The Union of Students in Ireland (USI) and VotingRights.ie are partnering to campaign for a vote for Irish citizens abroad and are calling for a referendum in time for the next Presidential election.
USI are the leading partners on the new campaign in Ireland after the recent constitutional convention found that 78% of those surveyed were in favour of the question “Should citizens resident outside the State have the right to vote in Presidential elections?”
USI and VotingRights.ie believe in modernising the absentee ballot process, and those Irish citizens abroad and Irish groups abroad should have representation on a newly established Electoral commission.
USI believes that by giving Irish citizens abroad a vote it will be a step forward for Irish citizens in terms of international equality, and appropriate Irish representation both at home and abroad.
“Campaigns led by young people such as the #HomeToVote and the#GetTheBoat2Vote campaigns during the marriage equality referendum last year showed that the efforts of Irish citizens abroad to be involved in shaping their country is real," explained USI President Kevin Donoghue.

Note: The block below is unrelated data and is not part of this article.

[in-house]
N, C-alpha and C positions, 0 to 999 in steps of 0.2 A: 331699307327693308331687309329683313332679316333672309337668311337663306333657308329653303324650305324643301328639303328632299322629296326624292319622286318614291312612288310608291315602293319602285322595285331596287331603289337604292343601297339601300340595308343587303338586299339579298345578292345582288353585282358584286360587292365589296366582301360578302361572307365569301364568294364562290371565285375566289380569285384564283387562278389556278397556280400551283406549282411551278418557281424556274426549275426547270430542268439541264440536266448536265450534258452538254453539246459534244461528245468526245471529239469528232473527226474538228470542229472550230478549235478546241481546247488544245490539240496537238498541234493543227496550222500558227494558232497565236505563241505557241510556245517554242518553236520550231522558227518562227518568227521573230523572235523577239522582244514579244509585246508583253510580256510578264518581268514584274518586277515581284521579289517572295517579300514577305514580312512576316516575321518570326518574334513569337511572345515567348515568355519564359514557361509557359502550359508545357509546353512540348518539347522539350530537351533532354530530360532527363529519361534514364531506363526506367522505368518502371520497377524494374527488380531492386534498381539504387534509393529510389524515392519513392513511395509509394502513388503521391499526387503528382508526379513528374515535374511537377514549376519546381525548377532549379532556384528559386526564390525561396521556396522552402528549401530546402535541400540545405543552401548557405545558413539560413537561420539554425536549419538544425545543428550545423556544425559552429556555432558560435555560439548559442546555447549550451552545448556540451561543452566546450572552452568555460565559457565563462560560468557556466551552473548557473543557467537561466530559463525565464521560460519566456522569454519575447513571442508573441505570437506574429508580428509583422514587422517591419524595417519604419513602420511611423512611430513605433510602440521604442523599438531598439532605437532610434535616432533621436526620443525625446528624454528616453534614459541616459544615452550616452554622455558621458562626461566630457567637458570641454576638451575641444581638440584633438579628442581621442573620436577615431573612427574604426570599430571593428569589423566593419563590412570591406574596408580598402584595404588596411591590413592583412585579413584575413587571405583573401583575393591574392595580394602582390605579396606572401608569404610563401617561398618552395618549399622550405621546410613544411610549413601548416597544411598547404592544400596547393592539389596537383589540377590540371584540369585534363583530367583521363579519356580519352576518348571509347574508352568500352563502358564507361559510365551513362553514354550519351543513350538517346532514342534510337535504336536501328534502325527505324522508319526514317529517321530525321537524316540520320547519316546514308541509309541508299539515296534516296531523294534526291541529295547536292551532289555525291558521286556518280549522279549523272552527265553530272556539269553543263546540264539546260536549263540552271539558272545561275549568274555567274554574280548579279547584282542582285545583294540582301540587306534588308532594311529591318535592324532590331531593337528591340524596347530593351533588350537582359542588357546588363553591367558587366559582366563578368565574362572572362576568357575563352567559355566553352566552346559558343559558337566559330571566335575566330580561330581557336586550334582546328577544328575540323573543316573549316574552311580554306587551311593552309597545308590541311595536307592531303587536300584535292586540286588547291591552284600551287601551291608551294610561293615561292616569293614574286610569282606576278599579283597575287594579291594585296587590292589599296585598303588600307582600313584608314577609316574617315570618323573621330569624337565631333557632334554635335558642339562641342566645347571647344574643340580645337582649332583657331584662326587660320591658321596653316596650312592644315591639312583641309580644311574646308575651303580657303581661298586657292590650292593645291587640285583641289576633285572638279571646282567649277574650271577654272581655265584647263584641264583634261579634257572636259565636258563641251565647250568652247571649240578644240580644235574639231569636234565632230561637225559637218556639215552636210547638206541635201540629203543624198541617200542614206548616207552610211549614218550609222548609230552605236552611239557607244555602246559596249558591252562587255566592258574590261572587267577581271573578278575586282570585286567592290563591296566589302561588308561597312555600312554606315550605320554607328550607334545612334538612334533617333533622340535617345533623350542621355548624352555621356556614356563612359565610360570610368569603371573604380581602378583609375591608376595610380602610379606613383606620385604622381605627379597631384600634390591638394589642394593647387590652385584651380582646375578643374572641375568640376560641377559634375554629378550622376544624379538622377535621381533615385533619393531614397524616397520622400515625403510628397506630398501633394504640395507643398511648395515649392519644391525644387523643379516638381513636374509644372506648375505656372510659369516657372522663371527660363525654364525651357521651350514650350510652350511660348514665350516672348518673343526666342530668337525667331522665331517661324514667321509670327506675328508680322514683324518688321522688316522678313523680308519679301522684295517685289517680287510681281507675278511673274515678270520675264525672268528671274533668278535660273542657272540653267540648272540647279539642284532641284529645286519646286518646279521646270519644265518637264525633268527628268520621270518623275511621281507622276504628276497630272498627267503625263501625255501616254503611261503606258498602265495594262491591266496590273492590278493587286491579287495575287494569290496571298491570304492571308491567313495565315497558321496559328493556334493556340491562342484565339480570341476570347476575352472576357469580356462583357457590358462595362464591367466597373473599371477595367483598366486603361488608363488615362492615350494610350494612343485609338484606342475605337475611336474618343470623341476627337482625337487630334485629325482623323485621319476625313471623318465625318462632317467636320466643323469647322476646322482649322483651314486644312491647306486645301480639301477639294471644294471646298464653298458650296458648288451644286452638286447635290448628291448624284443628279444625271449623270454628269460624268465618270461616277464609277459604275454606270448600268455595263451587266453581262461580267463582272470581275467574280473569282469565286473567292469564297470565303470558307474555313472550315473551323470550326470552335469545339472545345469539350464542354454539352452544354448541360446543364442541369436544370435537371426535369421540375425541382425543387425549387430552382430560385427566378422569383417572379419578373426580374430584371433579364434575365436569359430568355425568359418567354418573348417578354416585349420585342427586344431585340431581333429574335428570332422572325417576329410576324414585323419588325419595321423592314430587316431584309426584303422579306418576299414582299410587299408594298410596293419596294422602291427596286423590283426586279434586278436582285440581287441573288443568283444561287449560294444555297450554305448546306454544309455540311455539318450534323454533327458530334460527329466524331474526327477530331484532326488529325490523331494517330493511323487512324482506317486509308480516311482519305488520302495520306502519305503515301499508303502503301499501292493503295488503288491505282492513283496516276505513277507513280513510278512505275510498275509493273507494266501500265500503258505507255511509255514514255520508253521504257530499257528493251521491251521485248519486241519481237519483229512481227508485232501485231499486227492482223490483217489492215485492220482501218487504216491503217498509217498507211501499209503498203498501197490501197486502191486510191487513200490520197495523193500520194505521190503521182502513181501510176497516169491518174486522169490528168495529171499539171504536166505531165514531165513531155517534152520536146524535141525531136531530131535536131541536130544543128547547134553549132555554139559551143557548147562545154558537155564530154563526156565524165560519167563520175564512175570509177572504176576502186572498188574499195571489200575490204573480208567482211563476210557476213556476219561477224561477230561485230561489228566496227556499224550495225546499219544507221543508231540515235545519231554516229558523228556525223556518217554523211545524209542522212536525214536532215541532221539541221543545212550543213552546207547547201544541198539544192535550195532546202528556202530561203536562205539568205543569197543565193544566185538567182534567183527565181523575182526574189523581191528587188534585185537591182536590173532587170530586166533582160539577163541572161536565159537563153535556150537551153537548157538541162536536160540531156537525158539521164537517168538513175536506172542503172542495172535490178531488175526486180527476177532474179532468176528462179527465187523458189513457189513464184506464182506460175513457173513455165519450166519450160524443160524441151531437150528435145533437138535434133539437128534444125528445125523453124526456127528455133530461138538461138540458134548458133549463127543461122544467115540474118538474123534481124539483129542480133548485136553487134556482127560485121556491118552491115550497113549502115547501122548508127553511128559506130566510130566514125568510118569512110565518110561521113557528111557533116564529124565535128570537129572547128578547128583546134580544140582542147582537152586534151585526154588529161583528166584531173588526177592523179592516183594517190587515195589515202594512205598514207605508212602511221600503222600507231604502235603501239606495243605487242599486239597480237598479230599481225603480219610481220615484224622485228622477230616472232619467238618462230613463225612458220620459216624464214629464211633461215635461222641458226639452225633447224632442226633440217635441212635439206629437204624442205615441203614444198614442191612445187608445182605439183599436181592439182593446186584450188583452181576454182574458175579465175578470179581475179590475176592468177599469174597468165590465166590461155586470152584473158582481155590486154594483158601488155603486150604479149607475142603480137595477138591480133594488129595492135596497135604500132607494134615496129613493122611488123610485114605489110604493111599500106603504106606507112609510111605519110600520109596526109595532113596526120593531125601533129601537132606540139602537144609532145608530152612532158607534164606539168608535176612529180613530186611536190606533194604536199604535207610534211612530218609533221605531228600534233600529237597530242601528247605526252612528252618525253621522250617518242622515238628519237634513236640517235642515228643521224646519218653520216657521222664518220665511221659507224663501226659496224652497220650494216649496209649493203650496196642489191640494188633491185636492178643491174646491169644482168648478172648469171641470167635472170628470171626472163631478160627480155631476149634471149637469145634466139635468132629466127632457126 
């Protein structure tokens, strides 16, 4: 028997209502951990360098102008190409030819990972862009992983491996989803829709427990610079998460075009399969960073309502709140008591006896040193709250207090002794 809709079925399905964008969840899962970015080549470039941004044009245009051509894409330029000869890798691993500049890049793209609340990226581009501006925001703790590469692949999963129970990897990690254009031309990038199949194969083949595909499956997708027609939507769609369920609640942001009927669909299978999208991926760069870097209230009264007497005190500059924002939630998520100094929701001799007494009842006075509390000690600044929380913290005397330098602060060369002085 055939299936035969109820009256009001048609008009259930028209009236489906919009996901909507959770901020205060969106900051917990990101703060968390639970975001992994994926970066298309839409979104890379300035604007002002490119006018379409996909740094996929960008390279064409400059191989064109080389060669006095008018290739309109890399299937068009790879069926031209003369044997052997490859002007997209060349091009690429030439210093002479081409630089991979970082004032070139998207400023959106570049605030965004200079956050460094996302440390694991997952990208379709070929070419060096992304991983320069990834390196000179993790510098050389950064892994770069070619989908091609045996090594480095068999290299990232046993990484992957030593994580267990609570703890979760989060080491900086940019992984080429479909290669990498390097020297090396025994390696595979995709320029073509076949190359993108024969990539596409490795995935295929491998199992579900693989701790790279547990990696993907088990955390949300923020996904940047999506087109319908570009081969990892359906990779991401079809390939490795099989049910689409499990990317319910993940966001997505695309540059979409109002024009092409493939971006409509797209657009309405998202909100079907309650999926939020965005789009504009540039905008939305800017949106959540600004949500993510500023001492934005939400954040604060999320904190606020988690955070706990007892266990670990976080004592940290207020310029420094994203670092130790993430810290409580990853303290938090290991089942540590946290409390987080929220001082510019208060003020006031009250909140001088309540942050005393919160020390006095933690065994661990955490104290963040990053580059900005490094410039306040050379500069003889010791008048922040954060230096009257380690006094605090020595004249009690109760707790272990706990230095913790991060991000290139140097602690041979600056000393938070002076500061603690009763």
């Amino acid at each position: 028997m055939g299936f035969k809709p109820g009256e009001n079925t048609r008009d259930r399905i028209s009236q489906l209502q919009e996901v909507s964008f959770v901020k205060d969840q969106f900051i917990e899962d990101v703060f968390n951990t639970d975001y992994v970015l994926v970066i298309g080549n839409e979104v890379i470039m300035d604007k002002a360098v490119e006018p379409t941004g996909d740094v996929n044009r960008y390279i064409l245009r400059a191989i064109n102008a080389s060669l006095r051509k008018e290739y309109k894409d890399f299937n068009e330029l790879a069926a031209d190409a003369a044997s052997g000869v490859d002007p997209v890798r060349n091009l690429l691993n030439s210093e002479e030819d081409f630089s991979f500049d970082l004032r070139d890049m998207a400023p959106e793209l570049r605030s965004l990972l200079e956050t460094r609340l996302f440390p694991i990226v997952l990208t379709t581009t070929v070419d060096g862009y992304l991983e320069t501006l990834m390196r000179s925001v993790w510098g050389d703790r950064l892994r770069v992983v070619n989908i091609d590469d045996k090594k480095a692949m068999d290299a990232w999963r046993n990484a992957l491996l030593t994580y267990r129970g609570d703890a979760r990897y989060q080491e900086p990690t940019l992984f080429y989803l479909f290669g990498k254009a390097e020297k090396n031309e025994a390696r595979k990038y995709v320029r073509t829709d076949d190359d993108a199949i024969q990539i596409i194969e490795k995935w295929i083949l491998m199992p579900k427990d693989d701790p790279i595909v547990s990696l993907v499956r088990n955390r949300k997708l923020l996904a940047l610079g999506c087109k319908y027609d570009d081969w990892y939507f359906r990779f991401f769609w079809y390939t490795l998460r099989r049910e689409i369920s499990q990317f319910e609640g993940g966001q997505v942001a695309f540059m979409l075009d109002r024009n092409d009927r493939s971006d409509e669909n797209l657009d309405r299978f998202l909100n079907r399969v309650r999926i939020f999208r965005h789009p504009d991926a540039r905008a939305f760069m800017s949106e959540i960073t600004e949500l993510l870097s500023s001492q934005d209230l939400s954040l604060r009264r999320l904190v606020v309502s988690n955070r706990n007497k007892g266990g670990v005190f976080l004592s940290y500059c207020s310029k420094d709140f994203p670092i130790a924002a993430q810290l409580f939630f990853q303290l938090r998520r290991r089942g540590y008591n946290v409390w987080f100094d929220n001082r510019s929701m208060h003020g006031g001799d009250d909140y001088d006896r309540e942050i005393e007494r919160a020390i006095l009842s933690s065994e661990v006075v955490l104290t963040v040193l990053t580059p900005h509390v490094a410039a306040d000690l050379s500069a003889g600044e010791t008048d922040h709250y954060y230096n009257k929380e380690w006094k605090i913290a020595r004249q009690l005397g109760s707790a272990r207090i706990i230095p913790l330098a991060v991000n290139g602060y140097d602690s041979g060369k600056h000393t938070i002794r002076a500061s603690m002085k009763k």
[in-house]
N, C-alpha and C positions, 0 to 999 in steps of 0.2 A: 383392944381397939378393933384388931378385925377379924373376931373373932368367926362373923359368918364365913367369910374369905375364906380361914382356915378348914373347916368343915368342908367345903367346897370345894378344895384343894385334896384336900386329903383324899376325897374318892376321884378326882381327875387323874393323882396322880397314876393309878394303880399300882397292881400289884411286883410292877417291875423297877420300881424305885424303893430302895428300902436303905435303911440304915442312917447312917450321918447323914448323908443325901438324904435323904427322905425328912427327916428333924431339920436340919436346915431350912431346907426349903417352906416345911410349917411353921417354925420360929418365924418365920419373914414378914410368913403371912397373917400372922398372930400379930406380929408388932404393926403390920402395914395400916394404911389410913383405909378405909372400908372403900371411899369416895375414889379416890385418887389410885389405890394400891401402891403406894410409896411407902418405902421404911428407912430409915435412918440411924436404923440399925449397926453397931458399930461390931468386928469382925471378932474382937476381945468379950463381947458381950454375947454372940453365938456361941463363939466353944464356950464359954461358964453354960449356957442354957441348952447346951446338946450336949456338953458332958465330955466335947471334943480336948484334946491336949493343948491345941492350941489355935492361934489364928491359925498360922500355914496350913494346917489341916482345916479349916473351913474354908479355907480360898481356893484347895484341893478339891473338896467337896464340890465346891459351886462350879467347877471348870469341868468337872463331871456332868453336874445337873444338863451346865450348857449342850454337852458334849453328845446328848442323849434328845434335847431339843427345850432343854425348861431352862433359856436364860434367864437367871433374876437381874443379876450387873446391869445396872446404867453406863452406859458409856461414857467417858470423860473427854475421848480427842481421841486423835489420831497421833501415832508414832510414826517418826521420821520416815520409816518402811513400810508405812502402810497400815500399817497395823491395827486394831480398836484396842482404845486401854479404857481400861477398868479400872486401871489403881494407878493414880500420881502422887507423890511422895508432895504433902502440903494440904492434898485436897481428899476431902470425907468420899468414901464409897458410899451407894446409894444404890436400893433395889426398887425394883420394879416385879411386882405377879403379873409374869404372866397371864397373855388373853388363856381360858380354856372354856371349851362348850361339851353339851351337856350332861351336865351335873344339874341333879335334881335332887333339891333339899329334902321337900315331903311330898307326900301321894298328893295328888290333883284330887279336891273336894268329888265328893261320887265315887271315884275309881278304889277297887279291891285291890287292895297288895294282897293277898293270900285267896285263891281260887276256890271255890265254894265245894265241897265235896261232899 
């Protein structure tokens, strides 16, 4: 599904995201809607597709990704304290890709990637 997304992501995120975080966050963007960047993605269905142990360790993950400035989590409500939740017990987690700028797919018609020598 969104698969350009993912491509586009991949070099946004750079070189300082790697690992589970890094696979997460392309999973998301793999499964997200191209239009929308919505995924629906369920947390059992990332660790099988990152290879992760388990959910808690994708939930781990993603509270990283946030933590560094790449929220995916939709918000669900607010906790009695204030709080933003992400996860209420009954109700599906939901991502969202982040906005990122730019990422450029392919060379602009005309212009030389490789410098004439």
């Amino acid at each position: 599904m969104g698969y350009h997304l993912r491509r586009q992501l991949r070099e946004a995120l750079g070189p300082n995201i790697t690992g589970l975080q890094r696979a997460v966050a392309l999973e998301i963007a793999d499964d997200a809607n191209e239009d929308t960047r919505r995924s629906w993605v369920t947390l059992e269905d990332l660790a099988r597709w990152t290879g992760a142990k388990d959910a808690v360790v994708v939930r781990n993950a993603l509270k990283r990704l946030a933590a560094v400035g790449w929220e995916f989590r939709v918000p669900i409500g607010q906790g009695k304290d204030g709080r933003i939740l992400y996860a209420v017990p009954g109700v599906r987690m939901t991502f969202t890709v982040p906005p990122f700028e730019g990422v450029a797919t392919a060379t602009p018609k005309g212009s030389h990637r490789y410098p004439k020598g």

“We believe that many Irish citizens have left their home, for whatever reason, and many of those who left have the desire to play a significant role in their native state,” said USI Deputy President, Annie Hoey.
“Many Irish citizens may wish to return home to a country they had an active role in shaping through their democratic right by voting,” she added.
Noreen Bowden, one of the co-founders of VotingRights.ie, stated that she was "delighted" to be joining up with USI in campaigning to secure voting rights for the one-in-six Irish born citizens now living abroad.
"It’s important that young people be fully informed of the current situation and know that if they leave the country it means they will be losing their votes as well. Ireland is at the bottom of the E.U. tables when it comes to protecting the right of its overseas citizens to vote. Indeed, over 125 nations protect the right of their citizens living overseas to vote, but not Ireland," she explained.
"Irish citizens, like emigrants of every other country, are affected by policy decisions made at home. These policy decisions can affect whether there will be jobs for emigrants who want to return, for example. They can also affect their access to education or support for job seeking when they return.
And while they are away, they could be affected by matters such as emigrant support or consular protection if they run into difficulties. This is not a sentimental matter- it’s a matter of citizens of a nation being allowed a say in their futures,” she concluded.